(Credit: University of Northumbria in Newcastle)
Homo sapiens’ closest relatives, the Neanderthals, died out about 40,000 years ago, but the exact cause is still the subject of debate. Now, a new study suggests that climate change is a major role in their extinction than previously believed.
The evidence is there that Europe experienced stark cold and dry periods, putting a strain on the Neanderthals’ food and the ability to survive. Thanks to a group of researchers looking at stalagmites in Romania, we can proof that this is indeed the case.
“For many years we have wondered what could be the cause of their demise,” said Dr. Vasile Erse, co-author of the study and a senior lecturer at the Northumbria University, in a statement. “They were pushed over the edge by the arrival of modern humans, or were other factors involved? Our study suggests that climate change may have had an important role in the extinction of the Neanderthals.”
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Dr. Ersek and his team looked at the stalagmite rocks that gather in the caves for long stretches of time to look at the climate. Stalagmites contain rings, similar to trees, which can give an indication of how extreme weather patterns, which occur in the course of thousands of years, under the influence Neanderthals.
The study was published in the scientific journal Proceedings of the Natural Academy of Sciences.
Neanderthals existed in Eurasia for about 350,000 years. But in the time of the last ice age and the arrival of modern humans in Europe, they became extinct.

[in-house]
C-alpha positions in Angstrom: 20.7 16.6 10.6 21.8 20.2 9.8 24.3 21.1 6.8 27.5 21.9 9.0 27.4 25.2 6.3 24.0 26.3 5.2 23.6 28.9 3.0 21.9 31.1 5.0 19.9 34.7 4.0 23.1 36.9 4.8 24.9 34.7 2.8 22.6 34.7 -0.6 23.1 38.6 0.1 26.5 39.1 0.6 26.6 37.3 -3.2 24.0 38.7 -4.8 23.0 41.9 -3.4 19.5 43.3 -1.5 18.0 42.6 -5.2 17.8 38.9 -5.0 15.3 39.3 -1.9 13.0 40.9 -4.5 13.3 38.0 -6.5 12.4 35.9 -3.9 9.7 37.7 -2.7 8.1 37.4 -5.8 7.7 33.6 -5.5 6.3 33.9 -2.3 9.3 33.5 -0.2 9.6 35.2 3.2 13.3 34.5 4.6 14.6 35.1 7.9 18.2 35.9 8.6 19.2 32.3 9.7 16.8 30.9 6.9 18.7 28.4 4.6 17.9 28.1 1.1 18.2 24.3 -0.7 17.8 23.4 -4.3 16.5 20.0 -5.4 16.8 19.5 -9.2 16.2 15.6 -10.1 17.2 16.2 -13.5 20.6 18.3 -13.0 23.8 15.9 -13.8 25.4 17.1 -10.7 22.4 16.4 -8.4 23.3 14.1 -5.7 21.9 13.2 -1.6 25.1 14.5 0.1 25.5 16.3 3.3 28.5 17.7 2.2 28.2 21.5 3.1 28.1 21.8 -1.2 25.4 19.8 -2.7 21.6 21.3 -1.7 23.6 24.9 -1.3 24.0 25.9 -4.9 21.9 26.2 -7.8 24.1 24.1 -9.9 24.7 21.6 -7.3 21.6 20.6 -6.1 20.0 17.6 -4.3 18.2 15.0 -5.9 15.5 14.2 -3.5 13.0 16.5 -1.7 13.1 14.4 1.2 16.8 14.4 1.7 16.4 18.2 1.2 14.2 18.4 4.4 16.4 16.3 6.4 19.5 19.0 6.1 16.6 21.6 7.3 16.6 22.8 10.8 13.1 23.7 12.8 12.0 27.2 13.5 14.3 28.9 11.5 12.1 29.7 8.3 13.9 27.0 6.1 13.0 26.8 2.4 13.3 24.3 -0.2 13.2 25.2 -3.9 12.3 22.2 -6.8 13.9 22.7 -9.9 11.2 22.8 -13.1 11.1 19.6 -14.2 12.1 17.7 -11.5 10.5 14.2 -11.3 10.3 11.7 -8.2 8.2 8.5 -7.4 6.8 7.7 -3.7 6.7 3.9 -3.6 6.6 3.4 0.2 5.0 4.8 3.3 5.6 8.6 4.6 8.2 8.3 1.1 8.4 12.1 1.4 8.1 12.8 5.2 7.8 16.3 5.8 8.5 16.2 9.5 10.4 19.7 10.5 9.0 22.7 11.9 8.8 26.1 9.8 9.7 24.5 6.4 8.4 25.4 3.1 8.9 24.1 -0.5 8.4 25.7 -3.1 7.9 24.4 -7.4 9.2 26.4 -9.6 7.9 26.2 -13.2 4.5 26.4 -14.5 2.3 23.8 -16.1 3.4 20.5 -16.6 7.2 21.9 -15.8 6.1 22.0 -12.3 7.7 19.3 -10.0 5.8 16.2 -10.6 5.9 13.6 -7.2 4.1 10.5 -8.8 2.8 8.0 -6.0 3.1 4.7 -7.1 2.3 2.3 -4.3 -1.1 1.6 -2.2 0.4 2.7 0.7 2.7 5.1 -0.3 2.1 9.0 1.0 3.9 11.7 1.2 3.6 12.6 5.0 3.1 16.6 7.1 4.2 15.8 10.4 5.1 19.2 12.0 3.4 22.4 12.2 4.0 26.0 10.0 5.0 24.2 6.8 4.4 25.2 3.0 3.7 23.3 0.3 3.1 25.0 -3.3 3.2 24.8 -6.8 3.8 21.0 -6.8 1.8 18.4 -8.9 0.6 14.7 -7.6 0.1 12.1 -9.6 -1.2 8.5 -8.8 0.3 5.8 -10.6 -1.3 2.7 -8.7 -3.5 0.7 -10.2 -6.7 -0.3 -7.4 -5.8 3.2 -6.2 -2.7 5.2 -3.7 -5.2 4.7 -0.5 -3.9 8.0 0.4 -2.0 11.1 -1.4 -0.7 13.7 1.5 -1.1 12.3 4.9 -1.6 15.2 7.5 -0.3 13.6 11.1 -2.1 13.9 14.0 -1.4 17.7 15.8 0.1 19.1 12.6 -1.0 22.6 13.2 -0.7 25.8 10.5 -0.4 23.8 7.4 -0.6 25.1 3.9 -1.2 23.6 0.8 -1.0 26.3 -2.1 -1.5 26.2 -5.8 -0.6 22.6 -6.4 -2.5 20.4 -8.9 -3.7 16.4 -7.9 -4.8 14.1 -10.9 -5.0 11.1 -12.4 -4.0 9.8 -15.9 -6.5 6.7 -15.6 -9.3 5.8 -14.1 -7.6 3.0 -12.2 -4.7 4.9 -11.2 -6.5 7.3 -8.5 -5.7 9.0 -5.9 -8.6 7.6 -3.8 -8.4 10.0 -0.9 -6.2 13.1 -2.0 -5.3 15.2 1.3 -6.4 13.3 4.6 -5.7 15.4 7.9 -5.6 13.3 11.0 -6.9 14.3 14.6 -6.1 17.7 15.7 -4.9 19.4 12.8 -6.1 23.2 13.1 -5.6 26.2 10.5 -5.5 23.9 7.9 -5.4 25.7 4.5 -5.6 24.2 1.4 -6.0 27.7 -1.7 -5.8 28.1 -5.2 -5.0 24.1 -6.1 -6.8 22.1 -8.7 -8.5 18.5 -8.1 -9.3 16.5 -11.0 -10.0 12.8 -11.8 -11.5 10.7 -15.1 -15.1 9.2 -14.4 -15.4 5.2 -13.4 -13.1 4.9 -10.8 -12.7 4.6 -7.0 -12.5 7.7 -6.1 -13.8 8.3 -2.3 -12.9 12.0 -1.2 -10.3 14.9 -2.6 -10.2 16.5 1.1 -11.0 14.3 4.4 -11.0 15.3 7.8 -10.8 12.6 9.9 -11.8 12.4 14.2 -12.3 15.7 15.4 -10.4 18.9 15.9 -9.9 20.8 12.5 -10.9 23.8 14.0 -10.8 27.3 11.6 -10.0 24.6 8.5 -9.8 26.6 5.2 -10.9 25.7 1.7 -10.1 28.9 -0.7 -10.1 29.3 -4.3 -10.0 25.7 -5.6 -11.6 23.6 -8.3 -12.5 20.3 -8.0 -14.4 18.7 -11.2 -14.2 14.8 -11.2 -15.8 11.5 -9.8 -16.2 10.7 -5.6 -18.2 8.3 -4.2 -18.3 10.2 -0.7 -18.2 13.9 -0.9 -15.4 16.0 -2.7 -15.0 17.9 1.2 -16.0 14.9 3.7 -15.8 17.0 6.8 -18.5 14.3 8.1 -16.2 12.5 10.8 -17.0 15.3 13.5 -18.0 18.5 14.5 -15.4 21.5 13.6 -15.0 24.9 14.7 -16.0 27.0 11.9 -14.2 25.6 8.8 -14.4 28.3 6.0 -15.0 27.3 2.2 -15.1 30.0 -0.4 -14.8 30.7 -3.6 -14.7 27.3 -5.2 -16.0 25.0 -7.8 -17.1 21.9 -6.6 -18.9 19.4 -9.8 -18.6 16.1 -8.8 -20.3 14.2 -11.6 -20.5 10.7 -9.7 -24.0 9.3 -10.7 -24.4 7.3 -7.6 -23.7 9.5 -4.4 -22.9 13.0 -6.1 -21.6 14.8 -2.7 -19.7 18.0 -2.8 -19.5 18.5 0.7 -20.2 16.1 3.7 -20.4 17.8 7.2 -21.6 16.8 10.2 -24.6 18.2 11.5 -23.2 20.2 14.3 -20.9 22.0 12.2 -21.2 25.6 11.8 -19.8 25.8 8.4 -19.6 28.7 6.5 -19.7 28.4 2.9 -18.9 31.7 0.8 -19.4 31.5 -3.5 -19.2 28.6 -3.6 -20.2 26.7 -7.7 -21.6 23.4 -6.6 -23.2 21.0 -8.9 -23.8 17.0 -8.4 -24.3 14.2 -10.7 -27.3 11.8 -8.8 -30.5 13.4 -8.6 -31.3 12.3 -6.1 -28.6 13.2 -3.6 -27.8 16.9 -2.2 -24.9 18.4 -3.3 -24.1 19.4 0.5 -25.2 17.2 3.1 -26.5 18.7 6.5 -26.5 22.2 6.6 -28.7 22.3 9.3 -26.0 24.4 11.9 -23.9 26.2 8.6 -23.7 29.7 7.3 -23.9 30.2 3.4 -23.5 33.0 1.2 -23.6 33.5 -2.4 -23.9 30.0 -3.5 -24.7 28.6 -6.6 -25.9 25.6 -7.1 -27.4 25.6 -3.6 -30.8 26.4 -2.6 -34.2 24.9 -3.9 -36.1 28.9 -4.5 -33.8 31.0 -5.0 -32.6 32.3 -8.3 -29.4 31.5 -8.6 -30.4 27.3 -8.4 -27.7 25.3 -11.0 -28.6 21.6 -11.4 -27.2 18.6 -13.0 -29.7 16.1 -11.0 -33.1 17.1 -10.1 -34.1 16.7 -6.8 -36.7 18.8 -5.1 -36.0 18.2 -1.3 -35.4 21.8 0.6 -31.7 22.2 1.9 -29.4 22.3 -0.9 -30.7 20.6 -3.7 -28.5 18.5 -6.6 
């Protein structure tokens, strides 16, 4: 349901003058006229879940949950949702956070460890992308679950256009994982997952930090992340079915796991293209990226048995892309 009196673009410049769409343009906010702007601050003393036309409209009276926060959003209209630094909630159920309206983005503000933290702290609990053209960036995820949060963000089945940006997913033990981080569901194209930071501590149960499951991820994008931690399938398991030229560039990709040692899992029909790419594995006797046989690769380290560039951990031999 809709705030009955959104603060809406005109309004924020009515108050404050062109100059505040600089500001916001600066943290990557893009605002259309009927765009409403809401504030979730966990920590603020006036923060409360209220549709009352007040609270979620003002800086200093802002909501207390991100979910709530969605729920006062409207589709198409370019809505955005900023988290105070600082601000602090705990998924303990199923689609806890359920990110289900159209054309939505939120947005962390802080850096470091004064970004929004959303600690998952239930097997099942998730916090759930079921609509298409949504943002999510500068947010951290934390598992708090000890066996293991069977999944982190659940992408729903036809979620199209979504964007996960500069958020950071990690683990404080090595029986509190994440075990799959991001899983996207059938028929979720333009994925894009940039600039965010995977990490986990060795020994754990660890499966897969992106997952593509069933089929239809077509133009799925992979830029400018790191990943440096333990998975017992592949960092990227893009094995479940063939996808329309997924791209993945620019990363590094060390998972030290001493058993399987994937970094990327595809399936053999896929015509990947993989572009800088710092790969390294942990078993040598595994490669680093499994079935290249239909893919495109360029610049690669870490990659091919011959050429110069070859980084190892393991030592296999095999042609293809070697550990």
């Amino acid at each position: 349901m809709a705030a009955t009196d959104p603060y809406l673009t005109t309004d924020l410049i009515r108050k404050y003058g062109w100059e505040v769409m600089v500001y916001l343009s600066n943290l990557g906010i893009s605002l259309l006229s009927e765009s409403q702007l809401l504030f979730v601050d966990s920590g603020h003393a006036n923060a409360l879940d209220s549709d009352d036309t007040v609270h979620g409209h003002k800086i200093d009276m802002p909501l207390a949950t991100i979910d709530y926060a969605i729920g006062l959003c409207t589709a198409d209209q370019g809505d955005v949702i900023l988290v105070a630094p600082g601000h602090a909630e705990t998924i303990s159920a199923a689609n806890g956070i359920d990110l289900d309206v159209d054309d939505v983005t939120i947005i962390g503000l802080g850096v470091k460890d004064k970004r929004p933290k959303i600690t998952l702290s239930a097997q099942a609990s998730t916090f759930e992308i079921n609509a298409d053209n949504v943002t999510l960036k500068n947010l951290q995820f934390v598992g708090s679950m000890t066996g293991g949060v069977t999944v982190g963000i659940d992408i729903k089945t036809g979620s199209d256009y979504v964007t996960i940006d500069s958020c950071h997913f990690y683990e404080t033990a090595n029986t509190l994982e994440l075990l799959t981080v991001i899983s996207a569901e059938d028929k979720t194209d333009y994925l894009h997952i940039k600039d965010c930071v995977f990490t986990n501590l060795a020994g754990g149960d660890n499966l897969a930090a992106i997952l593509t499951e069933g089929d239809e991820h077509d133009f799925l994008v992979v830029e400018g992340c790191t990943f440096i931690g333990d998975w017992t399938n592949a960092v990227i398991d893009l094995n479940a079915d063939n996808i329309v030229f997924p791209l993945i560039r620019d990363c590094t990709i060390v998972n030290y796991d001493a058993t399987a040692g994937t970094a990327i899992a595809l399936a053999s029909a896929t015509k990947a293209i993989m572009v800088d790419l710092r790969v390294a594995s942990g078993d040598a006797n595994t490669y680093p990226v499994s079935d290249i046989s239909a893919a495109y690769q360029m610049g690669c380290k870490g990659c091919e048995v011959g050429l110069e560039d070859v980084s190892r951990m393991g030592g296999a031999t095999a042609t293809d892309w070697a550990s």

During the cold periods of time, the team found an “almost complete absence of archaeological artifacts from the group, which suggests cooler temperatures meant less tools.
Although the Neanderthals had learned to control and manipulate fire, just like modern humans, Neanderthals did not take of fish and plants in their diet, making them less food sources.
If the temperature was colder and these animals, of course, was more scarce during the freezing cold, the Neanderthals were more sensitive to climate change.
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“For now, we had no climate records from the region where the Neanderthals lived who had the necessary age accuracy and resolution to establish a link between the time that the Neanderthals died out, and the timing of these extreme cold periods,” Dr. Ersek added. “But our findings indicate that the Neanderthal populations successively decreased during the repeated cold stadials.”
A stadial is a period of a colder climate; and, conversely, an interstadial is a period of a warmer climate.
When the temperatures began to warm again, the Neanderthals had a doomed fate, according to Dr. Ersek. “[Their smaller populations could not expand, because their habitat was also occupied by the modern man, and this facilitates a staggered expansion of modern humans in Europe.”
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